2009Dalton CB, Merritt T, Durrheim DN, Munnoch S, Kirk M, 'A structured framework for improving outbreak investigation audits', BMC Public Health, 9 472 (2009) [C1]
DOI10.1186/1471-2458-9-472
Co-authorsDavid Durrheim
2009Dawood FS, Dalton CB, Durrheim DN, Hope KG, 'Rates of hospitalisation for acute respiratory illness and the emergence of pandemic (H1N1) 2009 virus in the Hunter New England Area Health Service', Medical Journal of Australia, 191 573-574 (2009) [C3]
CitationsScopus - 2Web of Science - 3
Co-authorsDavid Durrheim
2009Parrella A, Dalton CB, Pearce R, Litt JCB, 'ASPREN surveillance system for influenza-like illness: A comparison with FluTracking and the National Notifiable Diseases Surveillance System', Australian Family Physician, 38 932-936 (2009) [C1]
CitationsScopus - 14Web of Science - 9
2009Huppatz C, Durrheim DN, Levi CR, Dalton CB, Williams D, Clements MS, Kelly PM, 'Etiology of encephalitis in Australia, 1990-2007', Emerging Infectious Diseases, 15 1359-1365 (2009) [C1]
DOI10.3201/eid1509.081540
CitationsScopus - 34Web of Science - 37
Co-authorsChris Levi, David Durrheim
2009Huppatz C, Kelly PM, Levi CR, Dalton CB, Williams D, Durrheim DN, 'Encephalitis in Australia, 1979-2006: Trends and aetiologies', Communicable Diseases Intelligence Quarterly Report, 33 192-197 (2009) [C1]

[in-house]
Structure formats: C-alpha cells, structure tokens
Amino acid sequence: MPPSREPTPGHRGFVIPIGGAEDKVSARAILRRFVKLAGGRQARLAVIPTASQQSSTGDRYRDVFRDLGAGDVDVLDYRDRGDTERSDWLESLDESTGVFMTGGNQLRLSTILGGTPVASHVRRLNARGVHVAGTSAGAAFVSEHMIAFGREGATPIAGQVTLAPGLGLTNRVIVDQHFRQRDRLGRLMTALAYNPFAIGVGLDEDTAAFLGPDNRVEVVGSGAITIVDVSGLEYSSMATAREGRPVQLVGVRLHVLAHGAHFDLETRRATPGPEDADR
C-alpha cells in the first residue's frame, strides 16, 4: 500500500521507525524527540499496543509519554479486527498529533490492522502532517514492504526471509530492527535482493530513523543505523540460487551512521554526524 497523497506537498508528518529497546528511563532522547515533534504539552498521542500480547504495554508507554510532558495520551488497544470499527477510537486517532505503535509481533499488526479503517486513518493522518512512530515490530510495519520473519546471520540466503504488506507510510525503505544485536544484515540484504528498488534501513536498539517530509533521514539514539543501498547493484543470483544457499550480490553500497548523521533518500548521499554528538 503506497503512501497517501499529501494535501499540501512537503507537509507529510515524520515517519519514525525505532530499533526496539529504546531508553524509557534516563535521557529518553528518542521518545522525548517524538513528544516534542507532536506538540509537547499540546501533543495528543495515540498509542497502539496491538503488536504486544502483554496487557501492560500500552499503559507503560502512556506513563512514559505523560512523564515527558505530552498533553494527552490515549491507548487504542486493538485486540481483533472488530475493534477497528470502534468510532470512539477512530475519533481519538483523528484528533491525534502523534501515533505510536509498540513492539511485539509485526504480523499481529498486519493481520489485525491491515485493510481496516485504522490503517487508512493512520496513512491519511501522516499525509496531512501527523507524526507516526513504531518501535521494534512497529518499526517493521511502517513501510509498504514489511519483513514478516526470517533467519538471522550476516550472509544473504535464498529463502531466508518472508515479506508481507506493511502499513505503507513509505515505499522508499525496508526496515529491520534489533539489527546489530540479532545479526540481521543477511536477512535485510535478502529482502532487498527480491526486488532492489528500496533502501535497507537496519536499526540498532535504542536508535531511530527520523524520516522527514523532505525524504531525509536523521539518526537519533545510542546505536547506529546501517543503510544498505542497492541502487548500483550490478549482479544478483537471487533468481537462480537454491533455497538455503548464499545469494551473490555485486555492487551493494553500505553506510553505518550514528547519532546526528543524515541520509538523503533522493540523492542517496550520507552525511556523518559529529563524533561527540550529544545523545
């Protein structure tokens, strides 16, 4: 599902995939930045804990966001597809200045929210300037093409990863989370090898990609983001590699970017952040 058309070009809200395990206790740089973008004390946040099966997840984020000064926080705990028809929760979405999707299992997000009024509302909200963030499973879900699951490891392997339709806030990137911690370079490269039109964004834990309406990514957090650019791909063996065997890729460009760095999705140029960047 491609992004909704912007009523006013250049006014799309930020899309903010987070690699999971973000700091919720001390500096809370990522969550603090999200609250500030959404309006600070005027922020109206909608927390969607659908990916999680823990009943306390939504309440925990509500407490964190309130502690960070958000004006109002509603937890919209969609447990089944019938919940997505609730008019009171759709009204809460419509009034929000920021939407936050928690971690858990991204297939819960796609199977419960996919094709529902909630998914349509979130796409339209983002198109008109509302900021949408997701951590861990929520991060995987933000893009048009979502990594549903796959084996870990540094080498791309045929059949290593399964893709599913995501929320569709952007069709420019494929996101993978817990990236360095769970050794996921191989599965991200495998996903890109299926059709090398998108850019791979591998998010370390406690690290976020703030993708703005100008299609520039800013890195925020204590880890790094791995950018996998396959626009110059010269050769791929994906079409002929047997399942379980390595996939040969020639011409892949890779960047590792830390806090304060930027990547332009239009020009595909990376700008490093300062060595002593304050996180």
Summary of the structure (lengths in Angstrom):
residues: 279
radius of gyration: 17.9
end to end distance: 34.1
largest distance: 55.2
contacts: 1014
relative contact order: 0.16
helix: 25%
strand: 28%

CitationsScopus - 11
Co-authorsChris Levi, David Durrheim
2009Carlson SJ, Dalton CB, Tuyl FA, Durrheim DN, Fejsa J, Muscatello DJ, et al., 'Flutracking surveillance: Comparing 2007 New South Wales results with laboratory confirmed influenza notifications', Communicable Diseases Intelligence Quarterly Report, 33 323-326 (2009) [C1]
CitationsScopus - 7
Co-authorsFrank Tuyl, David Durrheim
2009Dalton CB, Durrheim DN, Fejsa J, Francis JL, Carlson S, Tursan D'Espaignet E, Tuyl FA, 'Flutracking: A weekly Australian community online survey of influenza-like illness in 2006, 2007 and 2008', Communicable Diseases Intelligence Quarterly Report, 33 316-322 (2009) [C1]
CitationsScopus - 11
Co-authorsDavid Durrheim, Frank Tuyl
2008Kirk MD, Mckay I, Hall GV, Dalton CB, Stafford R, Unicomb L, Gregory J, 'Foodborne disease in Australia: The OzFoodNet experience', CLINICAL INFECTIOUS DISEASES, 47 392-400 (2008) [C1]
DOI10.1086/589861Author URL
CitationsScopus - 24Web of Science - 23